Jerry Rice's hands are big, thick, rough, the kind that convey power even in a gentle introductory clasp. And when people describe one of Rice's catches, they usually finish the simulation with a kind of space age schhoooop that cuts off as the imaginary pigskin is sucked neatly into form-fitting fingers.
Gloster Richardson, Rice's receiving coach at Mississippi Valley State, lived by his hands for 10 years in the AFL and NFL. Today they are adorned with two Super Bowl rings from victories in 1970 and '72 with Kansas City and Dallas, respectively. Richardson's admiration for the dexterity in Rice's battle-scarred mitts is almost loving. "They're just beautiful." says Richardson, playing a Rice highlight film in his head. "Real soft, real quiet. Always right on time, He doesn't need to use his body to catch the ball. His hands are just a gift."
By being a dedicated worker and a main cog in a passing attack known as the Satellite Express, Rice, a junior, is making the most of his gift. He's leading all NCAA receivers, with 91 catches, 12 more than anyone else. His next catch will break the NCAA Division I-AA record. Rice had a statistically subpar four-reception, one-touchdown performance in a 42-14 trouncing of Alcorn State on Saturday, but after it he still owned four Division I-AA marks: most career catches, 187; most yards in a season, 1,304 (this year); most yards in a game, 279 against Tennessee State in 1982; and most catches in a game, 24 on Oct. 1 in a 31-28 loss to Southern U. In that game, several more Rice receptions were nullified because of penalties.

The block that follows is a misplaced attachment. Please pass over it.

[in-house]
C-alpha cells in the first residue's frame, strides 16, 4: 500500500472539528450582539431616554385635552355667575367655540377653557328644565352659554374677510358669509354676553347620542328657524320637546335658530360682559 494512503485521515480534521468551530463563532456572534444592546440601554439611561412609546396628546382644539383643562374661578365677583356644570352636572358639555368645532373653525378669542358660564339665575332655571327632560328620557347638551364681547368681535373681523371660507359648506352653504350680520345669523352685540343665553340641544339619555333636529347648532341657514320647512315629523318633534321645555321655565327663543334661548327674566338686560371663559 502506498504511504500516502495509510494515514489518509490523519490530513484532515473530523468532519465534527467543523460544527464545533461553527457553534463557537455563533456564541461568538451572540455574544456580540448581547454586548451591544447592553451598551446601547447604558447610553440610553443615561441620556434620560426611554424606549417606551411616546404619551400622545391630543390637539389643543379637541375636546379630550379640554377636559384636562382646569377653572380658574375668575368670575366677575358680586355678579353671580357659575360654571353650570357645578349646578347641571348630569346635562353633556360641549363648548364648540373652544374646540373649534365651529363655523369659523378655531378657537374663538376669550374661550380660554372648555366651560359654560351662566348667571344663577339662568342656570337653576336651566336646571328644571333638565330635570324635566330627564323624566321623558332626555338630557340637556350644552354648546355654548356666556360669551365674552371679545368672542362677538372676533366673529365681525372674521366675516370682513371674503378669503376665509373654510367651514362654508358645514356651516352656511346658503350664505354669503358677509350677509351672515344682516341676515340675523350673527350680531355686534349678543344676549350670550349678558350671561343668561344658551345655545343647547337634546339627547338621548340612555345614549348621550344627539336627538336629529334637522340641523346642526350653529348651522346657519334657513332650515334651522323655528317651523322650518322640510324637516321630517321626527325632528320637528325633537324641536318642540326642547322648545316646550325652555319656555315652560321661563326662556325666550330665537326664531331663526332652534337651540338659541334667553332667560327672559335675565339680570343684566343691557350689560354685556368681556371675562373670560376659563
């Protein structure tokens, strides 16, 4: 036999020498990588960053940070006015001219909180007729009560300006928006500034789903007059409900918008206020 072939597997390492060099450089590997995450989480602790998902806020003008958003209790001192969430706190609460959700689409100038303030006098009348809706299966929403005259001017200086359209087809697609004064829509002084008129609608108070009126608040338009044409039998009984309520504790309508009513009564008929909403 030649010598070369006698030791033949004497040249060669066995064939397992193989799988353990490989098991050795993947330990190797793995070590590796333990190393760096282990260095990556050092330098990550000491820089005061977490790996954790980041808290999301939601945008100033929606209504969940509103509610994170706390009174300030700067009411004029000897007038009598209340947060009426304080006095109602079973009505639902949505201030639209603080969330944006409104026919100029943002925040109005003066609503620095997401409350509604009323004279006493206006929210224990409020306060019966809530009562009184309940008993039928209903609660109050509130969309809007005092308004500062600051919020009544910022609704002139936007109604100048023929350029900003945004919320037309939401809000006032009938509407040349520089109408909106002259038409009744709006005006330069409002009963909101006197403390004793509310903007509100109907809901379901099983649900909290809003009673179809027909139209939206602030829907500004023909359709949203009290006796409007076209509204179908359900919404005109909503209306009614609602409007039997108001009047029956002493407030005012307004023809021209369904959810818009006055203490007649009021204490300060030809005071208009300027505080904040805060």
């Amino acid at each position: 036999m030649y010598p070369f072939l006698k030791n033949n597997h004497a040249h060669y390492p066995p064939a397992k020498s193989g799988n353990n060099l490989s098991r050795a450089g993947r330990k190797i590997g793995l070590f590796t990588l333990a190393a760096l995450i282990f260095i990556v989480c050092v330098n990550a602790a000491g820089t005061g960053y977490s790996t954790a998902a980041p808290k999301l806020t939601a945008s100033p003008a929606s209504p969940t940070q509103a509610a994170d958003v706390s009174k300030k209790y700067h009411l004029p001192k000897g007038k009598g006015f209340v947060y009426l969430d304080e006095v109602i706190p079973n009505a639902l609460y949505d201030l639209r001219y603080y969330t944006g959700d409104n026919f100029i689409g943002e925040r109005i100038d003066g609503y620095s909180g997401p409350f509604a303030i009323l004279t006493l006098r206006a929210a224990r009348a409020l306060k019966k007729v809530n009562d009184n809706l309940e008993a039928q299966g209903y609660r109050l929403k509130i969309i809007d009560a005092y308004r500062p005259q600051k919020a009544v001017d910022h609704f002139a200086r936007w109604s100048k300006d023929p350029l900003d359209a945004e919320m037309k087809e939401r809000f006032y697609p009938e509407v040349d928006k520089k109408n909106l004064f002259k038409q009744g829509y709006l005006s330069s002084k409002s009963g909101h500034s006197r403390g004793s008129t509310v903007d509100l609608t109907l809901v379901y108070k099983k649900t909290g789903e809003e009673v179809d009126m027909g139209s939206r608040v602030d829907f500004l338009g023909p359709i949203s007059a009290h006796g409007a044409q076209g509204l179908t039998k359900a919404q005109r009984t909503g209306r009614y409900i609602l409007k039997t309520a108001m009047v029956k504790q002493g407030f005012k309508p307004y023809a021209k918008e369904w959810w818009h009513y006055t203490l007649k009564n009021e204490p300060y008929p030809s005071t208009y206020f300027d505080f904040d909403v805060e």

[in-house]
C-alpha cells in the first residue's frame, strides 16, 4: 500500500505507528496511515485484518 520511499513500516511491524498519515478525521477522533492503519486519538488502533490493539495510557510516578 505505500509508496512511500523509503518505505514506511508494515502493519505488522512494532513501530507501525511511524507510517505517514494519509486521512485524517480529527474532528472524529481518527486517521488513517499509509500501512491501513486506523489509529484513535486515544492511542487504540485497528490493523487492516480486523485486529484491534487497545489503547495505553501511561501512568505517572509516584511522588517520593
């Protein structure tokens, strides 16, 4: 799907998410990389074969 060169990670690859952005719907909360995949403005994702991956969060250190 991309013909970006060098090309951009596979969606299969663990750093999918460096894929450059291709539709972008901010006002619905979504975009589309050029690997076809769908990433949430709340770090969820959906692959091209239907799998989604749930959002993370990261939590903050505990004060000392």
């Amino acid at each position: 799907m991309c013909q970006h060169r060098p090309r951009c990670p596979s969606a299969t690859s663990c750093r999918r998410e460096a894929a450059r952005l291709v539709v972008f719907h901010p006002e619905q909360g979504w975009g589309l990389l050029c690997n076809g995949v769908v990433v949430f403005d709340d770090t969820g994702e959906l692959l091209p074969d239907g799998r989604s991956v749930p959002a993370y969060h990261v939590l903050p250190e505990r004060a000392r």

Rice and his quarterback, Willie Totten, who leads Division I-AA in passing efficiency, have paced the Delta Devils to a 6-2-1 record. A win this week over Tennessee State would mean that Mississippi Valley would finish with its best mark since 1956 and move the Delta Devils a step closer to their first Division I-AA playoff berth
November 14, 1983
Rice has been called World by teammates ever since Coach Archie (Gun-slinger) Cooley suggested last year that Rice could "catch a BB in the dark." Rice's average reception is good for more than 14 yards and typically comes after a smooth series of intricate cuts that free him from double and even triple coverage. "You've got to get rid of the first man, run the pattern on the second man and take the ball away from the third man," Rice says.
The 6'3", 205-pound Rice, who's blessed with 4.45 40-yard speed and unusual jumping ability, strength and toughness, already ranks as one of the best receivers ever to play in the SWAC—no small accomplishment considering that the conference alumni include Otis Taylor. Charlie Joiner, Harold Jackson, Harold Carmichael, Sammy White and Trumaine Johnson, to name a few. Some pro scouts think Rice has the ability to be better than all of them.
"He has developed such concentration and field sense, and his routes are so precise," says Richardson, who favorably compares Rice to Taylor, Richardson's old Kansas City Chiefs teammate. "Plus, he comes across the field with so much intensity, guys seem like they are getting out of his way."
As did Taylor, Rice does some of his best work after he catches the ball. "I like to deliver a blow," he says of fighting fire with fire in a conference—SWAC!—known for its fierce hitting. "I'm always looking to turn it upfield and run over some people."
Rice, a self-contained 21-year-old, is slightly uncomfortable with his growing fame. But although he's reticent in public, as one of the Delta Devils' captains he speaks up and commands respect. On the rollicking 120-mile bus ride home after the win over Alcorn, Rice's wish to express an opinion caused some teammates to silence a group of revelers with shouts of "World talking! Listen up!"